- Anaphylaxis is a severe generalized
allergic reaction characterized by widespread dilation of
the blood vessels of the body, resulting in a marked drop in
blood pressure. It is caused by an IgE (a type of an
antibody) mediated reaction to an
- Severe drop in blood pressure --
lightheadedness and fainting are common
- Respiratory distress -- severe
wheezing in the lungs or spasm in the larynx (throat feels
like it is closing off). Stridor (whistling sound) may be
heard coming from the throat.
- Gastrointestinal tract muscles
- Uterine muscles contract (spasm)
- Lip swelling
- Tongue swelling
- Tryptase (a substance found in mast
cells) is elevated 60-90 minutes after an attack.
- Insect stings or bites, e.g., bee
- Certain foods, e.g., peanuts
- Aqueous epinephrine 1:1000, 0.2 to
0.5 ml subcutaneously, or via intramuscular injection. May
be repeated every 15 to 30 minutes.
- Rapid infusion of large volumes of
intravenous fluids, such as normal saline, lactated Ringer's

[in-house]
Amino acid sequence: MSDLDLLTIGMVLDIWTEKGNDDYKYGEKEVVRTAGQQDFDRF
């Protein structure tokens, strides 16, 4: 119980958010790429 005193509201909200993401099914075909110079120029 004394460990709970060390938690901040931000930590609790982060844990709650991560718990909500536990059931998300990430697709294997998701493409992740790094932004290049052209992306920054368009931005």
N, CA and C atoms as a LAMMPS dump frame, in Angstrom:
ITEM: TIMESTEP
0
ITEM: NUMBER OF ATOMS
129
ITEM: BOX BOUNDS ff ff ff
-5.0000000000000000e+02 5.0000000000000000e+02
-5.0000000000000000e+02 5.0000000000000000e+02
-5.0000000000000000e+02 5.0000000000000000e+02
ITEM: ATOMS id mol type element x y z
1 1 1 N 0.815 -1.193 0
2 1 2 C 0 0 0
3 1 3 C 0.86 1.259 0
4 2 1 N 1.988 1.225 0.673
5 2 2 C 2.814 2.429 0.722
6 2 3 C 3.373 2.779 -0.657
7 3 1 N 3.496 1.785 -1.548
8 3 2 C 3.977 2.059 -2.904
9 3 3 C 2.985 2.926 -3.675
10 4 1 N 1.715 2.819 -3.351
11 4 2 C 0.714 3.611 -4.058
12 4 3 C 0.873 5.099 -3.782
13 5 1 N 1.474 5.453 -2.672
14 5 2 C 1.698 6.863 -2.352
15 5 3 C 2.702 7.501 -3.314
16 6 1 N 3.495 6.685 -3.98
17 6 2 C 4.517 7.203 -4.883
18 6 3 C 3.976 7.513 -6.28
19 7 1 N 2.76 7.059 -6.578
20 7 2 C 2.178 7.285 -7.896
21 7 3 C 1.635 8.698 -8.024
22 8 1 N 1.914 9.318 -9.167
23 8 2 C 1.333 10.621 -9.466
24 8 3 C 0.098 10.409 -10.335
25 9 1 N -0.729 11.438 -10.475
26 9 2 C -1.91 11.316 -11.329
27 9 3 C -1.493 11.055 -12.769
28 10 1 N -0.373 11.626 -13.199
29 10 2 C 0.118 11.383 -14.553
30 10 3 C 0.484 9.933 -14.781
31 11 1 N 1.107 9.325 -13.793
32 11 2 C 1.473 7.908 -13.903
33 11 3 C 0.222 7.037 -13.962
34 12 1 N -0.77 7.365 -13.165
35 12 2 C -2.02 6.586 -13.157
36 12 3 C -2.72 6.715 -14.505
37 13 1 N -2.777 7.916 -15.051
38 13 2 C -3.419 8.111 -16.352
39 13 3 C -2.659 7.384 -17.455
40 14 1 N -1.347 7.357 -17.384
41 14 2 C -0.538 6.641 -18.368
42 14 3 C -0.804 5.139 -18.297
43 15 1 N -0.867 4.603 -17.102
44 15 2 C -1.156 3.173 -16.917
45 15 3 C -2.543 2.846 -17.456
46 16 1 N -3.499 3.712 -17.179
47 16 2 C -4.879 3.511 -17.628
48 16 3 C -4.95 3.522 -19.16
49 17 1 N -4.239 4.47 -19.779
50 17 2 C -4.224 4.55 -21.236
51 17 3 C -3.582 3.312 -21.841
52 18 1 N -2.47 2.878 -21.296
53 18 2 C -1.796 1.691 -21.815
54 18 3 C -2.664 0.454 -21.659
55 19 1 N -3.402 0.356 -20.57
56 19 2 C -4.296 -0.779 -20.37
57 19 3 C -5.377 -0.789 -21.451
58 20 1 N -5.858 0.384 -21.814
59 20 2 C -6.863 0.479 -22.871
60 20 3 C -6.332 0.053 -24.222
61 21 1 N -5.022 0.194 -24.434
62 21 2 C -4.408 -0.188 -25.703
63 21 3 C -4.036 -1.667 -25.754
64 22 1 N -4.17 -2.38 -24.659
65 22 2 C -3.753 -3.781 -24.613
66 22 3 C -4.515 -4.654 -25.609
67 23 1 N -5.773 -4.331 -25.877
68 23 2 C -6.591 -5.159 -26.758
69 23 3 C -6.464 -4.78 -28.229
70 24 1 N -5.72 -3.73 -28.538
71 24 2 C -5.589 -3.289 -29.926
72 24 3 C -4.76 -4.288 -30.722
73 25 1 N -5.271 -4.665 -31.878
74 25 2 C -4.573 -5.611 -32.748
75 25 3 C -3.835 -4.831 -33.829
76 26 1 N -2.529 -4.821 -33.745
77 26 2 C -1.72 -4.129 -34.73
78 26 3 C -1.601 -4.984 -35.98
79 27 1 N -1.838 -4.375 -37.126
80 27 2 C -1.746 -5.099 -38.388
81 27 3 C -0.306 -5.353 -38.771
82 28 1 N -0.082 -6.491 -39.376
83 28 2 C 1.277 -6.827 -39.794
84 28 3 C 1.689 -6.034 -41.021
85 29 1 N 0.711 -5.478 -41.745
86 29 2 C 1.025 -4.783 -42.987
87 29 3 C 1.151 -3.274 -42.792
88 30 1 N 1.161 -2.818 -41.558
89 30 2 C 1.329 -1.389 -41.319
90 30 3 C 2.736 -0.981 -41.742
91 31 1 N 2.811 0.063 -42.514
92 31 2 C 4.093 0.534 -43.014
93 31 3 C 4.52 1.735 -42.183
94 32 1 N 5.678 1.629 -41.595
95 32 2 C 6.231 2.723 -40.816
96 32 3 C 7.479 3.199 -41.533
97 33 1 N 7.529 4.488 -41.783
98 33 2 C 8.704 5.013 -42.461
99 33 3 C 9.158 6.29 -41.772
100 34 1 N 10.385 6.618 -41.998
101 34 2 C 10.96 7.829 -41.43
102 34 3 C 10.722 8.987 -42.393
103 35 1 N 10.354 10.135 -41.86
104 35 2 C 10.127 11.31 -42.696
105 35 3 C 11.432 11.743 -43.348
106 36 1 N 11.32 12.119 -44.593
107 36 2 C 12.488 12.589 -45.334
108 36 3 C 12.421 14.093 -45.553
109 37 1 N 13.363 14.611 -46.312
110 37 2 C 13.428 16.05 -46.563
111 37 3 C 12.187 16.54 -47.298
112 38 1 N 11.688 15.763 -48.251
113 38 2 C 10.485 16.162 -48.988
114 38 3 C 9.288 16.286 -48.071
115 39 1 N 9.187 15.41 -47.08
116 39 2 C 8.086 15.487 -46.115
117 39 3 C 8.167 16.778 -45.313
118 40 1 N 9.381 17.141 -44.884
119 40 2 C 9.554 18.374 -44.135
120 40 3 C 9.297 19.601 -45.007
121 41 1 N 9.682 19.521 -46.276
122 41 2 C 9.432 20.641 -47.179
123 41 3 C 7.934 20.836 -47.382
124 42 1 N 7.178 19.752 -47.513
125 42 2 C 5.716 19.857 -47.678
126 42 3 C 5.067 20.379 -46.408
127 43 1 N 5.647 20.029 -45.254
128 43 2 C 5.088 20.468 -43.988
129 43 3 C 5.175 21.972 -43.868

solution, plasma, colloid solutions, or plasma expanders
- Other vasopressive drugs, if not
responsive to epinephrine, e.g., dopamine, norepinephrine,
- If airway obstruction occurs (or is
impending), endotracheal intubation or tracheostomy will be
- Beta 2 agonist inhaled (e.g.,
Albuterol) can help with bronchospasm.
- Intravenous theophylline may also
be helpful with bronchospasm.
- Antihistamines H1 (e.g., Atarax, Benadryl) and H2
(Ranitidine) are adjunct therapies.
- Patients chronically on beta
blockers (used for blood pressure, heart problems, and
migraine prevention) may be refractory to epinepherine and
may require higher doses of adrenergic drugs or intravenous
- Warning: 6 -12 hours after an
anaphylactic reaction there may be a late phase response (a
recurrence of symptoms), requiring monitoring (in a
hospital) for 24 hours after an
- If you have an Epi Pen, use it
immediately as directed by your physician. Seek immediate
emergency medical treatment as quickly as possible (in the
United States dial 911). This condition is often fatal if
- There is no reliable way to truly
prevent an attack, once exposed to the allergen (it can be
- The best prevention is avoidance of
inciting allergens. Allergy skin testing and RAST
(radioallergosorbent test) testing can identify allergens
(substances) to be avoided.
- Long term antihistamine and
corticosteroid oral therapy may decrease the occurrence of
- Persons with a history of
anaphylaxis should carry an Epi Pen with them at all times.
This is self-injection epinephrine kit for
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